- Notice the shedding of the blood of Christ, the inheritance is given.
The Church (institution of salvation upon earth) is a Covenant institution.
- Formal and public covenanting is seen as a necessary implication of Covenant administration.
- This is what we call church membership today.
- As the people of God join in Covenant with their ancestors
- As the people of God swear out that they are the Lord’s people
- As the people of God swear that they will follow Him
- And God promising to be their God.
- The preaching of the Gospel is a Churchly act
- This act is given within the community of those in Covenant with God.
- The signs and seals of the Covenant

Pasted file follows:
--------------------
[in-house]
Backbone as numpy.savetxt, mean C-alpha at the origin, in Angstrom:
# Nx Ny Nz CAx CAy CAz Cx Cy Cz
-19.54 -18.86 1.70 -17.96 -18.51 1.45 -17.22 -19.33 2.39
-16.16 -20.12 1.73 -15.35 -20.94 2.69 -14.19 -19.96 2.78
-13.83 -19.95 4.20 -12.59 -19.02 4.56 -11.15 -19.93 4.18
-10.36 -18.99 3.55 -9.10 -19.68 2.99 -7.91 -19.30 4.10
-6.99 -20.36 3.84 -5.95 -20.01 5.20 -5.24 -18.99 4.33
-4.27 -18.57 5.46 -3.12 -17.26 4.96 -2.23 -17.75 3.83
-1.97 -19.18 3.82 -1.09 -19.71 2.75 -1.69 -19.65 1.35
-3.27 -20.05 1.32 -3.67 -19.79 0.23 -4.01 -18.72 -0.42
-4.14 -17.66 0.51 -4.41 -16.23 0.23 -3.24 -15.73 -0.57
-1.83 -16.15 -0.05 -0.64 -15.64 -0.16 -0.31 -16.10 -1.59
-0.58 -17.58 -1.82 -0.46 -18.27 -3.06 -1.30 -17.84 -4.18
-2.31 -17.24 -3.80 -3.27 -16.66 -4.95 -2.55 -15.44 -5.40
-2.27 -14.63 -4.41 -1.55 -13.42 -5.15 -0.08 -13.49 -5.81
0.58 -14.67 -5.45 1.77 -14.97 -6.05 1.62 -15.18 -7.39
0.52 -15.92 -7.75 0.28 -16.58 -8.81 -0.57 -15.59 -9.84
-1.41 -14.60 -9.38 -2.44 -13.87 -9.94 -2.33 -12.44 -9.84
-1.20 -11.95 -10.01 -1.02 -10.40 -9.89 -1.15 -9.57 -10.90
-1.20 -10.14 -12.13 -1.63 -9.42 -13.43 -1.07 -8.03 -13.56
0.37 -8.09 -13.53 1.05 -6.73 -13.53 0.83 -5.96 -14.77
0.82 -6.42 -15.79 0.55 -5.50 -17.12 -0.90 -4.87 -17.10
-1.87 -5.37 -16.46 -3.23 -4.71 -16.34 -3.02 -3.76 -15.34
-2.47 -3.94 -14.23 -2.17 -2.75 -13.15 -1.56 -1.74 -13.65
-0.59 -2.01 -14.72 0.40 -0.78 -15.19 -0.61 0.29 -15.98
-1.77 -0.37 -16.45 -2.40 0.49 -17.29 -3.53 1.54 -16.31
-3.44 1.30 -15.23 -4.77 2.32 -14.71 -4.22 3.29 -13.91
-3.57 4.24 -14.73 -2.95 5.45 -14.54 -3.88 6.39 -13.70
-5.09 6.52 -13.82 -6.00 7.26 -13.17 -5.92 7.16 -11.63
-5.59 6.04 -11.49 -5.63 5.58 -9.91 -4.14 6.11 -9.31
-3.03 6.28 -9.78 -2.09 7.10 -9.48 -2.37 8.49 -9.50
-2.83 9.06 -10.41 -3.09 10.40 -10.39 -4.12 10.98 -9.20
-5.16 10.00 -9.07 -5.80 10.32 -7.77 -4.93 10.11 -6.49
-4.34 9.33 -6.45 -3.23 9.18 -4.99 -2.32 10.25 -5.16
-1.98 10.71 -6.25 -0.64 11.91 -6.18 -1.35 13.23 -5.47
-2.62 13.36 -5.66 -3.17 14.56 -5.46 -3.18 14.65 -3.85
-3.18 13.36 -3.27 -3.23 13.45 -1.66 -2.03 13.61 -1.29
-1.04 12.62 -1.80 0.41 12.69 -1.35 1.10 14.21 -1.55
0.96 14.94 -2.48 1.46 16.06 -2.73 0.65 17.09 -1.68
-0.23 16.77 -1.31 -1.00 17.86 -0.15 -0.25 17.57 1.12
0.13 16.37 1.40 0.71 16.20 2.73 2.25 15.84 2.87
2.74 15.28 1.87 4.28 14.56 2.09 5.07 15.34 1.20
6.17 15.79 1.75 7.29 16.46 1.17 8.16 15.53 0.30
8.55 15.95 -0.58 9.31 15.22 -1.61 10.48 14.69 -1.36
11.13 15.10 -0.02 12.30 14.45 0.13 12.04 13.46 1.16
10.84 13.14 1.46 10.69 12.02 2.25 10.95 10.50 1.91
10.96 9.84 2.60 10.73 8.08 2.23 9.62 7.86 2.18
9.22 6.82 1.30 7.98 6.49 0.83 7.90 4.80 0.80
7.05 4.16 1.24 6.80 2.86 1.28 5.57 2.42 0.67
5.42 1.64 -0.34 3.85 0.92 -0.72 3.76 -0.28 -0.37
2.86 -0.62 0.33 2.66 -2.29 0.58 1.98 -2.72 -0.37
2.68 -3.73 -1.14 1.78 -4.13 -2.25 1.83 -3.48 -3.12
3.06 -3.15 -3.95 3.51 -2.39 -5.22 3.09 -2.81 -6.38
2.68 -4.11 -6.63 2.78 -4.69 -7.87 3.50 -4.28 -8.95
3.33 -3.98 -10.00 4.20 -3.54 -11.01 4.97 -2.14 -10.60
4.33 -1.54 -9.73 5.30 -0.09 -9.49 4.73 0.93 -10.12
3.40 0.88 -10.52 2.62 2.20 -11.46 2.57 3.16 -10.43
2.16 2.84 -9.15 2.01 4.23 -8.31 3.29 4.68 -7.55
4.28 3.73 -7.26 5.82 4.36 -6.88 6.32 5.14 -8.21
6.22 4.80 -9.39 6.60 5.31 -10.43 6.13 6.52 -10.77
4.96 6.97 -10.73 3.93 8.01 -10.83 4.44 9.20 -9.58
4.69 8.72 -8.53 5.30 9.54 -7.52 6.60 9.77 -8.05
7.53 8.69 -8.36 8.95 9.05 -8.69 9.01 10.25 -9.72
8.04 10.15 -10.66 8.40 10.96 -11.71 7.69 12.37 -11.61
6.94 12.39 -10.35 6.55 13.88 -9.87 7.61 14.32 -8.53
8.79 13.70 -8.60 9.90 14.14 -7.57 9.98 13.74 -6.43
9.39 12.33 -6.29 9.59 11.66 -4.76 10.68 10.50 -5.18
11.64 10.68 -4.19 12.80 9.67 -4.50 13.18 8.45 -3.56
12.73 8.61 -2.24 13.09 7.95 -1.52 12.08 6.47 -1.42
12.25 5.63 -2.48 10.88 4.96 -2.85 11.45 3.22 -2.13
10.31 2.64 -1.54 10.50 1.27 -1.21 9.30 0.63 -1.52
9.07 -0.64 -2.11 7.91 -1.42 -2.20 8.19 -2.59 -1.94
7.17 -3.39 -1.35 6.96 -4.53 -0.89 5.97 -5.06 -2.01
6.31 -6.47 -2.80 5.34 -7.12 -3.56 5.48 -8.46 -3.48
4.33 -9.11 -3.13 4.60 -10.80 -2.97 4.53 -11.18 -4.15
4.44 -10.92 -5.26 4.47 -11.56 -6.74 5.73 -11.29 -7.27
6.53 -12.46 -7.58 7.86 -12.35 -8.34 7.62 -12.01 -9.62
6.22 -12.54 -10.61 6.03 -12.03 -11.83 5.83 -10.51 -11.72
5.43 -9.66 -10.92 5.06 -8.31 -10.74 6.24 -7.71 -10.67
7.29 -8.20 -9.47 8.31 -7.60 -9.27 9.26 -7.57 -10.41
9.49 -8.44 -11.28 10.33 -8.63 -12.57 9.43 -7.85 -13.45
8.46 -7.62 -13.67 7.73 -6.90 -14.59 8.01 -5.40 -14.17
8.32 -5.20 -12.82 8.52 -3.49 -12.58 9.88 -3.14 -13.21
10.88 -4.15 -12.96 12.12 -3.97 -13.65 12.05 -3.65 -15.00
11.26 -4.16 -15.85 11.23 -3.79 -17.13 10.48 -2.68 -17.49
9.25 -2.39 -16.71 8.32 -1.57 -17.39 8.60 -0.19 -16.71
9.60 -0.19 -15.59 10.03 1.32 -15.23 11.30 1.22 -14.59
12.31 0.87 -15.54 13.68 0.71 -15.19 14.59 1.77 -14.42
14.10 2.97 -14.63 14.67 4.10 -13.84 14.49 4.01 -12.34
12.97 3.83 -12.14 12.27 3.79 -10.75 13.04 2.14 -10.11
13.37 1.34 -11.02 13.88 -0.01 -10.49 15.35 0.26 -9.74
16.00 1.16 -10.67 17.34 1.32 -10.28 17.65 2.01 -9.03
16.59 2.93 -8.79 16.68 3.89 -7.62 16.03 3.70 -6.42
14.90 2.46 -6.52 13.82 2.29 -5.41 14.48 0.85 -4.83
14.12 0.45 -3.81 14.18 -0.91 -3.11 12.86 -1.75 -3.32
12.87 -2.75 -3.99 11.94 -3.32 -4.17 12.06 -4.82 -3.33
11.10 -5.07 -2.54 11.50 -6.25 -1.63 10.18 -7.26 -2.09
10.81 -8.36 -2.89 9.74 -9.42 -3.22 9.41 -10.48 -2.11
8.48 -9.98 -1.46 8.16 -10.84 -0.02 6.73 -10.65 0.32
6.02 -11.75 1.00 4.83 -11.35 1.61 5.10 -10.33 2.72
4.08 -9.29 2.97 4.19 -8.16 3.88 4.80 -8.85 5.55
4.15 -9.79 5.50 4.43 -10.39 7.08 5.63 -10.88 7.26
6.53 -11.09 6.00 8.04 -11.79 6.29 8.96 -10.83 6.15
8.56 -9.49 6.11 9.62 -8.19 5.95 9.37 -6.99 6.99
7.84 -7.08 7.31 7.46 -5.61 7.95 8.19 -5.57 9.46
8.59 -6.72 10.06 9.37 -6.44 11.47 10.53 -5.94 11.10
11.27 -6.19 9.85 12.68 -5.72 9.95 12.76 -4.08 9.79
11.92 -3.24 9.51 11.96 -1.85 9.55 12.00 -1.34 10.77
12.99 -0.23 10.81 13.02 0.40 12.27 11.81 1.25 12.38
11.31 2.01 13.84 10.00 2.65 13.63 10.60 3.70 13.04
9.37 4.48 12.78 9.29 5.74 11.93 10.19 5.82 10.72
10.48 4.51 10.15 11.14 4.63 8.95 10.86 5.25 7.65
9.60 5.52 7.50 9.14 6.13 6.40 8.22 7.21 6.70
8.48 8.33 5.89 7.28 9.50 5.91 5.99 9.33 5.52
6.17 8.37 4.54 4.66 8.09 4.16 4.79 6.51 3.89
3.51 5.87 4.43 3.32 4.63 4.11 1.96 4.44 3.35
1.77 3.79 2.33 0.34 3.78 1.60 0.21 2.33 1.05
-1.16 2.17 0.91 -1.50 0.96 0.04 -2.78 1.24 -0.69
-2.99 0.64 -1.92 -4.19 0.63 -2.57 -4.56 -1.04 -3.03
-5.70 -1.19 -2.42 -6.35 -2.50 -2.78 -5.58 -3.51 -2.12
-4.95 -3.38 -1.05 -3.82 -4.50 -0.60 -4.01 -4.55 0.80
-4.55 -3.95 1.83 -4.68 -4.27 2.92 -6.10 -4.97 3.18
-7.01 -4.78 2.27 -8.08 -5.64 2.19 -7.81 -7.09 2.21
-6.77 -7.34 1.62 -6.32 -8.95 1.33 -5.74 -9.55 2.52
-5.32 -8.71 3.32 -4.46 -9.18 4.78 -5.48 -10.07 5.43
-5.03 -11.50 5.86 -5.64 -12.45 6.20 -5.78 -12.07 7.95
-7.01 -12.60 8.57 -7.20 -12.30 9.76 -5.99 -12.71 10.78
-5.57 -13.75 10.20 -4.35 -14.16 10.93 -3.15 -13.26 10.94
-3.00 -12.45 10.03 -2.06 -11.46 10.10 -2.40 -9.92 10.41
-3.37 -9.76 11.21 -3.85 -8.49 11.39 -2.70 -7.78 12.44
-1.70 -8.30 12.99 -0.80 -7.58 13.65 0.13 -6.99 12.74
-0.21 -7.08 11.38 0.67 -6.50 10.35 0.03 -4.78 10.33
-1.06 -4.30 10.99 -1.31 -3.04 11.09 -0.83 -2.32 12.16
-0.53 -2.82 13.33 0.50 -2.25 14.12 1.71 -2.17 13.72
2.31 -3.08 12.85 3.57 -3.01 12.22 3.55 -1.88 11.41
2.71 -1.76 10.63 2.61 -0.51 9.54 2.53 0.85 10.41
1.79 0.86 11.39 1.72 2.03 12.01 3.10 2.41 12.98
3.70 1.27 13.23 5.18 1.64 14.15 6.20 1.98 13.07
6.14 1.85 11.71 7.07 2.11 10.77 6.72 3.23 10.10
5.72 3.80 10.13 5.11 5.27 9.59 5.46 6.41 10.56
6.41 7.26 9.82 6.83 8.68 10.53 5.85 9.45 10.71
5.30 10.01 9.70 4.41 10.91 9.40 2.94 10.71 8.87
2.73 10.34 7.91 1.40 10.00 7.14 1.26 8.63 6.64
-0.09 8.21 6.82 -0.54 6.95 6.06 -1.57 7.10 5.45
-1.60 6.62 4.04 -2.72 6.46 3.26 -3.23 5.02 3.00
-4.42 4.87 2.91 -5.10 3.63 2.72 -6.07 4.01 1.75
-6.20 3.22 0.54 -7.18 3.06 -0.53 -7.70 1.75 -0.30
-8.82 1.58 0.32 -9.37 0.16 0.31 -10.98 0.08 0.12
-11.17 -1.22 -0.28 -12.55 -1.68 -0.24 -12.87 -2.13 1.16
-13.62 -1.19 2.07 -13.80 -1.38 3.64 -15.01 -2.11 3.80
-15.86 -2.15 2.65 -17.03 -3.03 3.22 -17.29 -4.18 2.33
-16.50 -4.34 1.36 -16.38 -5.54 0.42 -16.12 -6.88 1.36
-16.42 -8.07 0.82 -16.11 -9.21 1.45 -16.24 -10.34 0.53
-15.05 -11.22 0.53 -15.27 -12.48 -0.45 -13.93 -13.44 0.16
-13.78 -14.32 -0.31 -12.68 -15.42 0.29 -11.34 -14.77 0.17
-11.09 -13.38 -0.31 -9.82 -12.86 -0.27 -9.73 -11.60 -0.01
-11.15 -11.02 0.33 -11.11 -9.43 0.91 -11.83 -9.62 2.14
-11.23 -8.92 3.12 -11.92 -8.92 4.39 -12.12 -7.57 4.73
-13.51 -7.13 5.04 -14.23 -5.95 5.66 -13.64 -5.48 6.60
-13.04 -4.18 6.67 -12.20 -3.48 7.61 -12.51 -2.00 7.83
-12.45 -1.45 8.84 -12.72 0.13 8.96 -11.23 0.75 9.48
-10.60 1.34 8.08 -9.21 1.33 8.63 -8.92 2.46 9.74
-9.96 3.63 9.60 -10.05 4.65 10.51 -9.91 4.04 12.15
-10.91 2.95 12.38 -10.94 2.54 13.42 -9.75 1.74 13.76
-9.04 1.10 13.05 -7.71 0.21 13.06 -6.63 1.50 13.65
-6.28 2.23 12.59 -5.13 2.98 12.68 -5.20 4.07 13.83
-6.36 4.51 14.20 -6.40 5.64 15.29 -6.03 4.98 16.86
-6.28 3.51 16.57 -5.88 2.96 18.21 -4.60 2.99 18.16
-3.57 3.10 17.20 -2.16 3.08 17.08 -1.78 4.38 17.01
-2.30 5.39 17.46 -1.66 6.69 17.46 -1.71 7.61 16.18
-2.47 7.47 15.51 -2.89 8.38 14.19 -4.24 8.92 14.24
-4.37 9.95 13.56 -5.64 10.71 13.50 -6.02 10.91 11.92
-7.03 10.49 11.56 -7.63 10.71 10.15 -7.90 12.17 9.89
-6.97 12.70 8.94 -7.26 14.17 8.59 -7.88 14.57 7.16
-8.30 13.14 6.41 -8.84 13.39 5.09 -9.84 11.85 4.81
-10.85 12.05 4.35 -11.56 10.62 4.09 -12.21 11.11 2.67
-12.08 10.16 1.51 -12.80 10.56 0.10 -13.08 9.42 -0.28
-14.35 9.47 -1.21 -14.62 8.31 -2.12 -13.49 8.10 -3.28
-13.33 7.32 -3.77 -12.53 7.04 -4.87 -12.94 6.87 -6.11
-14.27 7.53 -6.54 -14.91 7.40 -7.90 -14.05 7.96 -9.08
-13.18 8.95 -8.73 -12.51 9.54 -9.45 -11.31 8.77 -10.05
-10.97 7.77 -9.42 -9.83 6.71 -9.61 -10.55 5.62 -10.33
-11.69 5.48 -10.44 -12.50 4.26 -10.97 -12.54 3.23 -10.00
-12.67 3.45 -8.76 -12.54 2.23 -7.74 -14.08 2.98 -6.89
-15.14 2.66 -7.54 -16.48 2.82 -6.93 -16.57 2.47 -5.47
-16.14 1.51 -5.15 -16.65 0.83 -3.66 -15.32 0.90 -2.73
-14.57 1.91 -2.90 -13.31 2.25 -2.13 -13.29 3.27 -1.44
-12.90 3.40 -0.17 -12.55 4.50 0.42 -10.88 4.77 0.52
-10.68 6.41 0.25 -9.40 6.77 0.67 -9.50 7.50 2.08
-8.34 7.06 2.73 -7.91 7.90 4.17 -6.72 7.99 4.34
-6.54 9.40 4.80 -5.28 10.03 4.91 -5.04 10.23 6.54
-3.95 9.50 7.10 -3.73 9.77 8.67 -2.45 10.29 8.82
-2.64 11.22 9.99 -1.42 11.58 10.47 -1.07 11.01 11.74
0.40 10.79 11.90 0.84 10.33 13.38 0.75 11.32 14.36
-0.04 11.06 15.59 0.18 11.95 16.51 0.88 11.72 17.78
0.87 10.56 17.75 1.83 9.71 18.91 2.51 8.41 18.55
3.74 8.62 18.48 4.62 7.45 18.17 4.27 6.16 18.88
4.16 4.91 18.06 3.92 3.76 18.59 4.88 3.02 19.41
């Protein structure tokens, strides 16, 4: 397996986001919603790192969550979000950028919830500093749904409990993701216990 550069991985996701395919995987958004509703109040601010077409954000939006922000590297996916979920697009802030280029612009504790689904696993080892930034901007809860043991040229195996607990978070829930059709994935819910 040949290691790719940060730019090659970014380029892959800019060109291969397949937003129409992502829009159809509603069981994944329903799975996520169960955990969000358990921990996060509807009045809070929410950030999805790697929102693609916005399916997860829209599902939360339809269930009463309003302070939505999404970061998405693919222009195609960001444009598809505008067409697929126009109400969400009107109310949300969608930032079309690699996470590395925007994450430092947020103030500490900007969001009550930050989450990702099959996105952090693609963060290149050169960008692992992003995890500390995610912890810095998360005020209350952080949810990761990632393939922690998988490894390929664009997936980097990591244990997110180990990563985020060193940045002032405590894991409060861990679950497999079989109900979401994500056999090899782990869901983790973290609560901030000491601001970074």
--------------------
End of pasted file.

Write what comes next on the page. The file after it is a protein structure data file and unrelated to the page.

- They are the visible representations of the Gospel itself.
**The Goal of the Gospel is Fellowship in Covenant**
- A people eternally in fellowship and communion with God.
- This is pictured in covenantal language: “The Tabernacle of God is with men” Rev-21:3.
The promise of the Covenant is a gospel promise.
- It is a gospel promise.
- “I will be a God to them and to their seed”.
- The Lord made this plain through the ministry of the Apostle Paul:
- Gal 3:6-9 -> compare this to the covenant in Genesis 17
- without a right understanding of covenant theology, the understanding of the gospel will be truncated.
It is (in a sense) identified with the Gospel in the writing of the Law upon the heart, that is, in that gospel sense.
- Heb 8:8-13 is quoting from Jer-31.
- the gospel promise of writing the law upon the heart;
The large group of the people of God, as identified in the OT, were largely unbelievers.